Why Is It Just A Woman’s Responsibility To Uphold The Modesty Of Her Family?

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The popular television drama Anupamaa has been raking in viewership with its relatively progressive storyline centred around a meaningful female lead. Rupali Ganguly as Anupamaa has been a mirror for the society to reevaluate the way they treat women in their homes. Her latest monologue from the latest episode is going viral as it tugs at viewers’ heartstrings.

Spotlighted on a divorced woman, the show focuses on her advancement in building a life outside her home but everyone still limits her to the domestic identity she held. When she falls in love with her former batchmate Anuj, played by Gaurav Khanna, her family dismisses her decision to re-marry.

Her former mother-in-law also known as Baa, who has supported her now criticises her saying, “Dadi ki shaadi nahi ho sakti (a grandmother cannot marry).”

However, in a recent episode, Anupamaa decides to defend herself with a stirring monologue that is fast going viral on social media. Here’s more on what she said.

However, Baa retorts that it is a woman’s responsibility to uphold her family’s modesty. “It is the weight of modesty because of which a woman’s head is bent. The day she lifts her head, the modesty is lost,” her former mother-in-law says.

Does this dialogue not ignite your thoughts? Don’t you wonder why is it just a woman’s responsibility to uphold the modesty of her family? Why is that woman have to be subservient?

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The argument, the discriminatory treatment she is meted in contrast with her husband’s and the dialogue are all a testament to how we force our women into upholding rigid standards. Men are never chastised for not abiding by the codes of morality or modesty. Society uses the half-baked excuse, “Men will be men” to defend all problematic behaviours they display with impunity.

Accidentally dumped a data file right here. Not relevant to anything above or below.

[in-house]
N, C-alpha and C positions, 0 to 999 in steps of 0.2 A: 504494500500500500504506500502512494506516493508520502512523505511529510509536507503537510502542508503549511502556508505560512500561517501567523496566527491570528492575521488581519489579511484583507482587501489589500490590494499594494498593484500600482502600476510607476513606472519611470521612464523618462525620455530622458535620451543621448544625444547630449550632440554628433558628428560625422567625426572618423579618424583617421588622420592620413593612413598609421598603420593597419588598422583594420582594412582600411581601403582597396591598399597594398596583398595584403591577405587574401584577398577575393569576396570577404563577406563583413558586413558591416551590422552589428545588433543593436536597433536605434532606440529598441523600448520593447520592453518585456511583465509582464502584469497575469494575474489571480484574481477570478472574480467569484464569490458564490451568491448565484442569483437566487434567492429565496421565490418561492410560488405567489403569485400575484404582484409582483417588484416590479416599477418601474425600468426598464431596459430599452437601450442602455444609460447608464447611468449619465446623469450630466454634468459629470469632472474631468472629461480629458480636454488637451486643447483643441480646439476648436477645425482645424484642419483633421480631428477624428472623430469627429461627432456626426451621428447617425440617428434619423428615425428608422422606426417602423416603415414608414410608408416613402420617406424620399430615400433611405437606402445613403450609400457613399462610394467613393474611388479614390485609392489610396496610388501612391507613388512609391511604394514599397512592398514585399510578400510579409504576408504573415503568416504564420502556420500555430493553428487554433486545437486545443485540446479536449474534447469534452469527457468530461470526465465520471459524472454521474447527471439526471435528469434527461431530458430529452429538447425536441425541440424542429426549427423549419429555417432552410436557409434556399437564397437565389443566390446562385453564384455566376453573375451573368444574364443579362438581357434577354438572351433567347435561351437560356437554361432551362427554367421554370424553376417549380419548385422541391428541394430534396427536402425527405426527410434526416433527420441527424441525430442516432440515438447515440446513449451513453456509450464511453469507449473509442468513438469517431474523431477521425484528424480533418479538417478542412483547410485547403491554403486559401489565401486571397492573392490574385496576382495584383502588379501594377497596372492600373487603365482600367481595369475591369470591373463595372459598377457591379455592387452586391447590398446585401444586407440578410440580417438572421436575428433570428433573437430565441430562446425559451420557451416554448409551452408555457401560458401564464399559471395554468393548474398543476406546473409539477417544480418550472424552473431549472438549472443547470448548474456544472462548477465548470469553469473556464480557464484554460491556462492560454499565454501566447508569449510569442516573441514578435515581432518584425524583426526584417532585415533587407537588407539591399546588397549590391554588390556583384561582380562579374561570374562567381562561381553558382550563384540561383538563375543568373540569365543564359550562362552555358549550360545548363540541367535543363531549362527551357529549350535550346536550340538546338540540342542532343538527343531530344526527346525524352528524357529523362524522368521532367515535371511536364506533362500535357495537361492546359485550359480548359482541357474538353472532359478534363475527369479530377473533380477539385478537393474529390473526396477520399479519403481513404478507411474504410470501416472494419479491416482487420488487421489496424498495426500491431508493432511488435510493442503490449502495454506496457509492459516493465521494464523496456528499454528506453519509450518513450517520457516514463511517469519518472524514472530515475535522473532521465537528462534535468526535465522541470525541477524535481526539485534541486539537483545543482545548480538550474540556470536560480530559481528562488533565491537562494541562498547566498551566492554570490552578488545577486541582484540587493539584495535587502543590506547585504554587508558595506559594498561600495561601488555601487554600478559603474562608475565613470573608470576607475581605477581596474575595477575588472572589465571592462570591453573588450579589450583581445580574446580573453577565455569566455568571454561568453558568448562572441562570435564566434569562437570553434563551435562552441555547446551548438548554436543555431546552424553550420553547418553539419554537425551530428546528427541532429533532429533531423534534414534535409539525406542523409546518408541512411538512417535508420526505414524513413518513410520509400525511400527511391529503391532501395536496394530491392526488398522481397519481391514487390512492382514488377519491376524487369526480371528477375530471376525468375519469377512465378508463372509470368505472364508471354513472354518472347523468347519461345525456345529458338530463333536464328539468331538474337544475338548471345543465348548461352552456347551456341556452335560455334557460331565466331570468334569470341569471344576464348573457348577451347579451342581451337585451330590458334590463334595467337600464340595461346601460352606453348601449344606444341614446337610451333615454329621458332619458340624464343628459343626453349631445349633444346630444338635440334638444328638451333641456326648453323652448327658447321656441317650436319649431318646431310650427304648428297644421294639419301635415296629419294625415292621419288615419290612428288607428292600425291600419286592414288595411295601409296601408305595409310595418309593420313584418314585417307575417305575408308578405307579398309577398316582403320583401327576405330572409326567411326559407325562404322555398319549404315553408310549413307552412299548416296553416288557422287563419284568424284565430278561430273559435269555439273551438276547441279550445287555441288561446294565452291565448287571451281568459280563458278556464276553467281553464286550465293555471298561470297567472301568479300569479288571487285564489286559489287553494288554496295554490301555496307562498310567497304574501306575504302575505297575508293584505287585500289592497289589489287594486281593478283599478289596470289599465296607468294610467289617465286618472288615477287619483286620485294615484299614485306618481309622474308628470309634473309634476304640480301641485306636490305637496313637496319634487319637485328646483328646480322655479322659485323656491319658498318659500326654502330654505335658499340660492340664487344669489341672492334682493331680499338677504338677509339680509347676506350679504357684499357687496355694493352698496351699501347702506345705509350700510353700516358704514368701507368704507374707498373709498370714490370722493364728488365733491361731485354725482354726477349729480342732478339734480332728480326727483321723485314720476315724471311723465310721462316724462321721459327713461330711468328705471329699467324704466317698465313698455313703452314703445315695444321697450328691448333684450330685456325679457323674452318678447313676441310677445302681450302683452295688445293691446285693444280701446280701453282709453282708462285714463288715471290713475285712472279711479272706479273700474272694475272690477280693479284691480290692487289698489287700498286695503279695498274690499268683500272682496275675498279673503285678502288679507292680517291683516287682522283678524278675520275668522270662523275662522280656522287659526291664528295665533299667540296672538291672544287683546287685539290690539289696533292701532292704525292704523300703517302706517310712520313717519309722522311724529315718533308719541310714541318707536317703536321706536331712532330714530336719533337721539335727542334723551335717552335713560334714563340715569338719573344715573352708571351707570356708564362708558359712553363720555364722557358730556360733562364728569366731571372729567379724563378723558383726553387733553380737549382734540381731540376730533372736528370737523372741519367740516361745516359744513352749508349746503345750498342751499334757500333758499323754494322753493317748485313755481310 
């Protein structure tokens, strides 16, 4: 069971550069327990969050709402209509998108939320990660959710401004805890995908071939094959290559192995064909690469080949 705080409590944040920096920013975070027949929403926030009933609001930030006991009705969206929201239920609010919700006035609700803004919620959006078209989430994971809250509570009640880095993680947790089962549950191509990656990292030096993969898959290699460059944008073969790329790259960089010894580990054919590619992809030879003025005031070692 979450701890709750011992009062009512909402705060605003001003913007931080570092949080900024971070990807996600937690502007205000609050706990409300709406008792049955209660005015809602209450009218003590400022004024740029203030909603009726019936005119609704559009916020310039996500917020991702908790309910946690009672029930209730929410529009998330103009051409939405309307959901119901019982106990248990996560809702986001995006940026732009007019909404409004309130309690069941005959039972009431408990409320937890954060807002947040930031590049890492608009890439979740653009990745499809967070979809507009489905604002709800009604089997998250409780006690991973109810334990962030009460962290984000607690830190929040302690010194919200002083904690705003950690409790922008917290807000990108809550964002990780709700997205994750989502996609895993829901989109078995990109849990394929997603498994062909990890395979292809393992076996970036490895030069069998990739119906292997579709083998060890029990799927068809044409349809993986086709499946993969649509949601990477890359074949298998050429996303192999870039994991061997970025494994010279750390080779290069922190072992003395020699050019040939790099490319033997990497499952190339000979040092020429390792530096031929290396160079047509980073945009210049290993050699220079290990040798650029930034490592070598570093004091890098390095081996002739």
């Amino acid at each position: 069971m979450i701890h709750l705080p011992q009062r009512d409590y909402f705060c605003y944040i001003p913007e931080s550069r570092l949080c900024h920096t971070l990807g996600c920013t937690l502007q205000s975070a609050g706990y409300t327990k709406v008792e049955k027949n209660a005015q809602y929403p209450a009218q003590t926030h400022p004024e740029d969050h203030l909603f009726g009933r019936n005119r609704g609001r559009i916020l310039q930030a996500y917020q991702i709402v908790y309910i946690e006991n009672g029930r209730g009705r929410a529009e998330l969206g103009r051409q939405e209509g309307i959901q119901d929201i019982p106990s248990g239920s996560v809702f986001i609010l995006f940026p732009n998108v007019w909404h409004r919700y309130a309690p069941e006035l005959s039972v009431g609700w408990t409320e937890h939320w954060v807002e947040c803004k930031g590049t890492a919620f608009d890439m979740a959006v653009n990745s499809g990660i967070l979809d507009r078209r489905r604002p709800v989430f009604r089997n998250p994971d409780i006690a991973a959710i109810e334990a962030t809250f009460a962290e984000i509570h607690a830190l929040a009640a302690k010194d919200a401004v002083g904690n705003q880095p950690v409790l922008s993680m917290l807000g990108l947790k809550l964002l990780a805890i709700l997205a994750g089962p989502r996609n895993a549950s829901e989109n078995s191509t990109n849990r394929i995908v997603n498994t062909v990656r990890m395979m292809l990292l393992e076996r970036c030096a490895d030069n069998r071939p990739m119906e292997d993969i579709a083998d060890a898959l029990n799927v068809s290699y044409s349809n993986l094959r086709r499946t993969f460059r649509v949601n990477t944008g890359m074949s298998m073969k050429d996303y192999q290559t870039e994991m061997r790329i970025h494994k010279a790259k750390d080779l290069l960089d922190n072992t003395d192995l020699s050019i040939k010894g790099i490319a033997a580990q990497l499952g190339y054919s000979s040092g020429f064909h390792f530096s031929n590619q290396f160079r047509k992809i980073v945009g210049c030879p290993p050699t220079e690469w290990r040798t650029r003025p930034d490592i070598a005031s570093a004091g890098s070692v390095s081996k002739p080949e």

The supposed quality of modesty is used as a tool to oppress women in the patriarchal setup. The word modesty means self-effacing and sexually chaste. In spite of being a genderless quality, it is applied to women more than men.

A self-assured woman in this set-up is seen as immoral. But for how long must we women be pressured into giving up our individuality to uphold our ancient sense of modesty and morality? Why can women not lead independent lives? Why are women criminalised for not abiding by society’s skewed sense of modesty?

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Under the garb of asking women to be modest and men boisterous, we are conditioning women into believing that everything wrong that happens to them is their fault and taking away the culpability from men. We condition them to believe that men are like the raging bulls from bullfighting who seemingly lose the agency of their impulses over the slightest “provocation”.

The modesty culture also perpetuates the rape culture which penalises the survivor or victim instead of the culprit.

It places the onus on women to safeguard themselves by suppressing their needs—be it physical or emotional needs, irrespective of their age. It dehumanises women; it reduces their complexity and individuality to their ability to stay subservient to men.

When will we stop scrutinising women for knowing their worth? When will society stomach that a woman can have a life outside of the domestic role she is expected to take on? When will society unlearn the ingrained bias and misogyny, and let women exercise agency over their own lives?

Views expressed are the author’s own.